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Robotic Therapy Helps Stroke Patients Regain Function


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robotic therapy

The arm of a patient in robotic therapy is guided by a joystick as he tries to move the handle toward a moving or stationary target shown on the computer monitor. If the person starts moving in the wrong direction, the robotic arm gently nudges his arm in the right direction.

Credit: Department of Veterans Affairs

Stroke patients who received robot-assisted therapy were able to regain some ability to use their arms, even if the stroke had occurred years earlier, according to a study published in The New England Journal of Medicine.

The study found that in chronic stroke survivors, robot-assisted therapy led to modest improvements in upper-body motor function and quality of life six months after active therapy was completed; these improvements were significant when compared with a group of stroke patients who received the traditional treatment. Moreover, the robotic therapy—which involves a more intense regimen of activity than traditional stroke therapy—did not increase total health-care costs per stroke patient, and could make intensive therapy available to more people, say the researchers who led the study.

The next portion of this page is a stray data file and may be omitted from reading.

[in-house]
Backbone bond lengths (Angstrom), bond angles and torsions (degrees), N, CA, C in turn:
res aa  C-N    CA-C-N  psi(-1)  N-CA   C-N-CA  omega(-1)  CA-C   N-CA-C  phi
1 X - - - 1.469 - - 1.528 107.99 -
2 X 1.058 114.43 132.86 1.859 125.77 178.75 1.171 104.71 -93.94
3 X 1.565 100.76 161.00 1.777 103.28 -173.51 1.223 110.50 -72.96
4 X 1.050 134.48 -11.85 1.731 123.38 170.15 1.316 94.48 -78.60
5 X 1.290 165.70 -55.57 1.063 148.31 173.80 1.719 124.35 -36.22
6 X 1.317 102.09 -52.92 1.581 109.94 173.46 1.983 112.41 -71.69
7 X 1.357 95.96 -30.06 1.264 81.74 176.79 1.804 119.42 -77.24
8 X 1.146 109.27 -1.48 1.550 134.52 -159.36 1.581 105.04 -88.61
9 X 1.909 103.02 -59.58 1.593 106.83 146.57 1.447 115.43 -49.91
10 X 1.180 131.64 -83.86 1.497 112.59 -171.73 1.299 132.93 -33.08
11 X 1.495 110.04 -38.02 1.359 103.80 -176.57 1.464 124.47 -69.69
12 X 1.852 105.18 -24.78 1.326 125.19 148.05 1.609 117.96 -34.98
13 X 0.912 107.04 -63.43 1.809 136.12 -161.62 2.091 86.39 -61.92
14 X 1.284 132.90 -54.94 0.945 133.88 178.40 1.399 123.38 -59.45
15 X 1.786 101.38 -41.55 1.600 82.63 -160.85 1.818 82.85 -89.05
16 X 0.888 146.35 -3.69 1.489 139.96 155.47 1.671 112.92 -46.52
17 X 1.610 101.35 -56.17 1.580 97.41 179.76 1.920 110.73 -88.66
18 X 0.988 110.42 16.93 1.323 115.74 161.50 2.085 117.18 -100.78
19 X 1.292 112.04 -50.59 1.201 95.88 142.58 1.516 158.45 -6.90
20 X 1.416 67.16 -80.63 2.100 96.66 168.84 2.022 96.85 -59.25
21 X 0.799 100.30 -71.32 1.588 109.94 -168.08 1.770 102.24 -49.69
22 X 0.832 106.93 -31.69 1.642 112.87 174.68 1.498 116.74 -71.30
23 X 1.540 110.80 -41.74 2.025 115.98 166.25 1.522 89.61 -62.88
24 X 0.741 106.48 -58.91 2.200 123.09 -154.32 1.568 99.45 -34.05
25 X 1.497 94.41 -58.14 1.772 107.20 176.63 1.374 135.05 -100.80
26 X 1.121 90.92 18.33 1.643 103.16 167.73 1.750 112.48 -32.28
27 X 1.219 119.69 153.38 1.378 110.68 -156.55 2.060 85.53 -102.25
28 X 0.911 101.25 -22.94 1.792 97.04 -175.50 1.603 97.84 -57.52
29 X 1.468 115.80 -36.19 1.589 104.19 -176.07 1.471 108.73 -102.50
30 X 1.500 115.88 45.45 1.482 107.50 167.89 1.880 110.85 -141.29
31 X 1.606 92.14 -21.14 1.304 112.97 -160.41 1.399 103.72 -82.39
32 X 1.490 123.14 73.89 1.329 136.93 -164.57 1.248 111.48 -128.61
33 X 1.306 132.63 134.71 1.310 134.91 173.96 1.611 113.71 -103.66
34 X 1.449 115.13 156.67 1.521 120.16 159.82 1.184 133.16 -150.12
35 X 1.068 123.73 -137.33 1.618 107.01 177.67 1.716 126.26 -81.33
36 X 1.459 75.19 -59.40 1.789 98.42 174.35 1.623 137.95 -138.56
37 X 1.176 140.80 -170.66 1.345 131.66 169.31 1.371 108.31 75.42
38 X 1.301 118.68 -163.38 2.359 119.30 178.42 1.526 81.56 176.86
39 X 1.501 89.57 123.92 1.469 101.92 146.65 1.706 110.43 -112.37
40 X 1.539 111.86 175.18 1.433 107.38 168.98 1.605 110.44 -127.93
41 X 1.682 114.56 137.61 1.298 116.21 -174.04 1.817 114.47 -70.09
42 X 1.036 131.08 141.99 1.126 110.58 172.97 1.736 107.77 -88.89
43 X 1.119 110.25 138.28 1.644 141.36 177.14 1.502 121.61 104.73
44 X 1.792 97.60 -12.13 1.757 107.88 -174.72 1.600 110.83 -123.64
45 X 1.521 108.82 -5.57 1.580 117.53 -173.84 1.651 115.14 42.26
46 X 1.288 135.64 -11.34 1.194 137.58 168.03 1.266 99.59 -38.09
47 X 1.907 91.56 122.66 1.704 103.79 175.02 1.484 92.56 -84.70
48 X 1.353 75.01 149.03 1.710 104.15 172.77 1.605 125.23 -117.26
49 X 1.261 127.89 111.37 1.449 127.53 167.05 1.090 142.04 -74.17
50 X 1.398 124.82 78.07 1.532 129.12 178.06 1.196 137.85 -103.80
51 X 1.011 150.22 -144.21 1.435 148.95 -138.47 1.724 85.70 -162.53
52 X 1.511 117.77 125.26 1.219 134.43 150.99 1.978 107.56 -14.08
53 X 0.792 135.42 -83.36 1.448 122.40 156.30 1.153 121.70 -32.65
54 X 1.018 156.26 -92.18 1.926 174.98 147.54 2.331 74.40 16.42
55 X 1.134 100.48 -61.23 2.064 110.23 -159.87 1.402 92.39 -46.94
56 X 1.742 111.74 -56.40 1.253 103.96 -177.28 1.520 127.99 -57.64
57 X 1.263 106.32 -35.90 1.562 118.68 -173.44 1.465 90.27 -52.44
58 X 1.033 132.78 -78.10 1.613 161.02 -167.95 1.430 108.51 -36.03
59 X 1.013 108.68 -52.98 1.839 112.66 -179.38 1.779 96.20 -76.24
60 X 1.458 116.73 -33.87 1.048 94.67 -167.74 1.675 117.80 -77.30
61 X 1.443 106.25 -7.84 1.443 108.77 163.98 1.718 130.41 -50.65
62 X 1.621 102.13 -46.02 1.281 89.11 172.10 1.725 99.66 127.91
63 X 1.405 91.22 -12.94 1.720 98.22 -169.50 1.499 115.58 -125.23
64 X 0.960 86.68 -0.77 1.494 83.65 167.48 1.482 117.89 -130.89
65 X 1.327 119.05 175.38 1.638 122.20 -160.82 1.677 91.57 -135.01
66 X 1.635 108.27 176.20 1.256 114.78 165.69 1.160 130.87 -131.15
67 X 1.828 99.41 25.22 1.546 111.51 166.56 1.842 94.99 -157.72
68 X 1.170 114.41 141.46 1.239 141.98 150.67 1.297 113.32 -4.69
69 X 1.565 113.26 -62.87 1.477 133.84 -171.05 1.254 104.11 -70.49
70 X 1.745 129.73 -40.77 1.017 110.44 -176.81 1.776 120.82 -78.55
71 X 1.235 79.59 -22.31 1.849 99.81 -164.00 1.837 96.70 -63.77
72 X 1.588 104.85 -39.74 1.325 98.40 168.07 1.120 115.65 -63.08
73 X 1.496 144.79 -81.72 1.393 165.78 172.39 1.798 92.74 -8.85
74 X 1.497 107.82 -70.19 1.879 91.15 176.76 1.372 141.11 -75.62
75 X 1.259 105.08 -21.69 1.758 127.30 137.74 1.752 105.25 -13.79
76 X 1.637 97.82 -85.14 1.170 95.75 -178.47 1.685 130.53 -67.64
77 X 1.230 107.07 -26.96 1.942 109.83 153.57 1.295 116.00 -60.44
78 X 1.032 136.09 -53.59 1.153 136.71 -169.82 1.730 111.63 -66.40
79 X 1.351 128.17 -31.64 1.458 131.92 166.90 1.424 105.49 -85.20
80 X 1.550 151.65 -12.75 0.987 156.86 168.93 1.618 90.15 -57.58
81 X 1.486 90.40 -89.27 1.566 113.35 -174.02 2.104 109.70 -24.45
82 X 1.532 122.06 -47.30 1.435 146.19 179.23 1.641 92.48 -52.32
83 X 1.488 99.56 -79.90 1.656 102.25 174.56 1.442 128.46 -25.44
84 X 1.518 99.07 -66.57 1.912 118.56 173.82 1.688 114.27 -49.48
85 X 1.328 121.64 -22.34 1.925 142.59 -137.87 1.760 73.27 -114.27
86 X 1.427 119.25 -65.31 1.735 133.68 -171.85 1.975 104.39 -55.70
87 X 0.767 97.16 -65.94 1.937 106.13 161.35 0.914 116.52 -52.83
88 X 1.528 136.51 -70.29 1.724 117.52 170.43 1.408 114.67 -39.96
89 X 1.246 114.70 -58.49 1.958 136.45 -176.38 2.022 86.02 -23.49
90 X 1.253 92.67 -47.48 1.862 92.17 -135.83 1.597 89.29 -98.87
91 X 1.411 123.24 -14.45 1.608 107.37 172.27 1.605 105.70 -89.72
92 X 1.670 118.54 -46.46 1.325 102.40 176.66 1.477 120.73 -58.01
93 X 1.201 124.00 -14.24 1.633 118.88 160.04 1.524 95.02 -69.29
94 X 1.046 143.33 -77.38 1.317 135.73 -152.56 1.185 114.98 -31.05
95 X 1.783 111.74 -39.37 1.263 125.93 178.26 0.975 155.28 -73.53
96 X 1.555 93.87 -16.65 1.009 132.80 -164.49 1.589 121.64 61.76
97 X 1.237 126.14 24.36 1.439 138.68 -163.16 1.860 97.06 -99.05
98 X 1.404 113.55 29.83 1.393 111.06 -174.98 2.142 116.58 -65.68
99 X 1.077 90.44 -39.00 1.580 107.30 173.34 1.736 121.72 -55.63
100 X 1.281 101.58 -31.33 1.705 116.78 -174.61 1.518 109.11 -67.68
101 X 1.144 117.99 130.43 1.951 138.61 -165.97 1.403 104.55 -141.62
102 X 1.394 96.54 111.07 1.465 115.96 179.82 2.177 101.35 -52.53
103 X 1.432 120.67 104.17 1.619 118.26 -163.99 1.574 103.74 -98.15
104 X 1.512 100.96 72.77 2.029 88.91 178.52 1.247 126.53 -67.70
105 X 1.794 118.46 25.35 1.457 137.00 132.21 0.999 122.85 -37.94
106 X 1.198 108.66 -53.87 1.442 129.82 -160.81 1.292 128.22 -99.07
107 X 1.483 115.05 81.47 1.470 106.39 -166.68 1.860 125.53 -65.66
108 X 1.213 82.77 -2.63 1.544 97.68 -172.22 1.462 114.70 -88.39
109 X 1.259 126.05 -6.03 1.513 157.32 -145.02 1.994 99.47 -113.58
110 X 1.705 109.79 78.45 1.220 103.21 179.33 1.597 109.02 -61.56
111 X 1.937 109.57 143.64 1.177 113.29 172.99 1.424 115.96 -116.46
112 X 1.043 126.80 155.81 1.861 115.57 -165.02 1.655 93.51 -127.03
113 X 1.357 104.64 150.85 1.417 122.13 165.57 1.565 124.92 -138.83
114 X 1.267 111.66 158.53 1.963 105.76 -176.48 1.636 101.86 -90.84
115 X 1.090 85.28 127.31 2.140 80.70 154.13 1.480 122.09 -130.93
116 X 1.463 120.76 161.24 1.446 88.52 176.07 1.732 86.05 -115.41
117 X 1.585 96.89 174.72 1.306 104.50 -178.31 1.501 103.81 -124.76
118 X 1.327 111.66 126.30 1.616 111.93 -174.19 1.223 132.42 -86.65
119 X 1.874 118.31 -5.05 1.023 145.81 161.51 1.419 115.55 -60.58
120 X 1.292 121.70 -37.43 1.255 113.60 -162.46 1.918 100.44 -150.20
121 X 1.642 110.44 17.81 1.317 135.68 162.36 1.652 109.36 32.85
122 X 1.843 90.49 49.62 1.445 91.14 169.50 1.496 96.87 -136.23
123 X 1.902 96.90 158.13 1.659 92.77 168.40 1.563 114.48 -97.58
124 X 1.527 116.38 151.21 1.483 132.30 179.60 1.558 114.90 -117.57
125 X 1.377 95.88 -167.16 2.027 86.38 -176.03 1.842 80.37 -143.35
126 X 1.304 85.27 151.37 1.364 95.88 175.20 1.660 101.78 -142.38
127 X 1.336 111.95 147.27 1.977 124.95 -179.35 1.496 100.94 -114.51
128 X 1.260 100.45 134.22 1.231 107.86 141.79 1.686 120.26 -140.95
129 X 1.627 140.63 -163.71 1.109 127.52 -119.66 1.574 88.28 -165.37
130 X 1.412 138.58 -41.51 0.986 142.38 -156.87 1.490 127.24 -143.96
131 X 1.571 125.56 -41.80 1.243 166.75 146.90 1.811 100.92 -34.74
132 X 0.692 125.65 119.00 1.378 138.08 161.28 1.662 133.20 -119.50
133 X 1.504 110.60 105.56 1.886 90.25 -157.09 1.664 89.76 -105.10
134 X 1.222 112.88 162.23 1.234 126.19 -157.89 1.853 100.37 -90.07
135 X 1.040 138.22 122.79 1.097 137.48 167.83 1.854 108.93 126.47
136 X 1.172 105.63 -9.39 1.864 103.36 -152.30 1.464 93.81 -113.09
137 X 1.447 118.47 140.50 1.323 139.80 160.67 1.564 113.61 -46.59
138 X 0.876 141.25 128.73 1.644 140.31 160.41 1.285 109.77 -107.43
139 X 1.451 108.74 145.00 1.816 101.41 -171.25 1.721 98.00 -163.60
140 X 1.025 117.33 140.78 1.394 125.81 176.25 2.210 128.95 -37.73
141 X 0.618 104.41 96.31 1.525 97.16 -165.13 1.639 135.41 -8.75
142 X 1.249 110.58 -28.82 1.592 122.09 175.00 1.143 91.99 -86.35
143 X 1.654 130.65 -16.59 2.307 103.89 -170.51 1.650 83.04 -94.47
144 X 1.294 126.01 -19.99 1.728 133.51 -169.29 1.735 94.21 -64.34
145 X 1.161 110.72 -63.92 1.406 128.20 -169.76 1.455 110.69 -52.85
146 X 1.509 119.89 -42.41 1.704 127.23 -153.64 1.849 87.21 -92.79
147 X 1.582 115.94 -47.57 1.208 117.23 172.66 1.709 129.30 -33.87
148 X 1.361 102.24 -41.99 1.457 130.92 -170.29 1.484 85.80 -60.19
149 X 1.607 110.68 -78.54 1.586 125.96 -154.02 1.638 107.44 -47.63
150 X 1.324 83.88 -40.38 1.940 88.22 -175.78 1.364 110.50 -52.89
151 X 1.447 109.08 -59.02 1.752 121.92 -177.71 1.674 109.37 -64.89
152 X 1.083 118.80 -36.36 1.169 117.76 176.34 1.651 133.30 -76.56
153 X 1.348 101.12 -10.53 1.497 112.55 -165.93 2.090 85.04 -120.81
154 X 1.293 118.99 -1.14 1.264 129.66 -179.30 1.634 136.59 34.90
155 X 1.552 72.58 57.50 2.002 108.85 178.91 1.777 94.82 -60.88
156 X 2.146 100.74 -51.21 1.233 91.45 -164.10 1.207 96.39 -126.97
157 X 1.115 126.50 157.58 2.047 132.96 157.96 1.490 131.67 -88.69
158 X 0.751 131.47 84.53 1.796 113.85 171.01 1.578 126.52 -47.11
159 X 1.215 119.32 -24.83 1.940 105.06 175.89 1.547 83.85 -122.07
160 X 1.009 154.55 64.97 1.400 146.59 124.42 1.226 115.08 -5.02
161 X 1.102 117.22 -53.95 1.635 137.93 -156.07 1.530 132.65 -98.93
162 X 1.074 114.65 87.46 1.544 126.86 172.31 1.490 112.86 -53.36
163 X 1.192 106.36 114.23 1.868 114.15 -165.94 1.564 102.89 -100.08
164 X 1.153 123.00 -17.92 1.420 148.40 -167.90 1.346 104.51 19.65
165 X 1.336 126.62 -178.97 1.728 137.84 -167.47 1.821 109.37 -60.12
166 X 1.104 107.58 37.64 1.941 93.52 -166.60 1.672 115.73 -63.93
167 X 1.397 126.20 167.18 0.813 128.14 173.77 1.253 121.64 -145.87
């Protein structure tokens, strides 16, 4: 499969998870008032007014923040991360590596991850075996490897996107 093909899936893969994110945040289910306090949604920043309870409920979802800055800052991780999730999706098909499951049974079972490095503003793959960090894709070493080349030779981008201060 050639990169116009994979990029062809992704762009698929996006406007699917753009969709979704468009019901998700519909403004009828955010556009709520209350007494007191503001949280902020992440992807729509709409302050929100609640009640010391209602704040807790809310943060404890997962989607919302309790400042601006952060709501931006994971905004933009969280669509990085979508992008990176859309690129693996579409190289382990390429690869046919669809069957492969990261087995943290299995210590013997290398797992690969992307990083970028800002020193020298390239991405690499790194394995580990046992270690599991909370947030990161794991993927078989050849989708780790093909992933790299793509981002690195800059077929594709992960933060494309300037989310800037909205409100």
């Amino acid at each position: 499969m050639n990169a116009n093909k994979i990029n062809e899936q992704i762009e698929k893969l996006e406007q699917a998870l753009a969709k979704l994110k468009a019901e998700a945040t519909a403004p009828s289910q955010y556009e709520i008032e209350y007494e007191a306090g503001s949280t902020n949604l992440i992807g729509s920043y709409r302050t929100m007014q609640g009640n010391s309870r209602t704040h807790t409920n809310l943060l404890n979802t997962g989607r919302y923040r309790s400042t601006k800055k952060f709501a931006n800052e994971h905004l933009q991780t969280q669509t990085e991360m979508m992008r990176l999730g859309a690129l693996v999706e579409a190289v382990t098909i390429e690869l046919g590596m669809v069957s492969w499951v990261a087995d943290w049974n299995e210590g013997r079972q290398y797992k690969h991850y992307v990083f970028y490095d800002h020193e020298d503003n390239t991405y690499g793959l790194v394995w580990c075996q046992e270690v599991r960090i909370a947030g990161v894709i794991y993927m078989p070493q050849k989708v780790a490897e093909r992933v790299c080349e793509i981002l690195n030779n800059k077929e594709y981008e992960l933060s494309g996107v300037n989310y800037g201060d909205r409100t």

From MIT News
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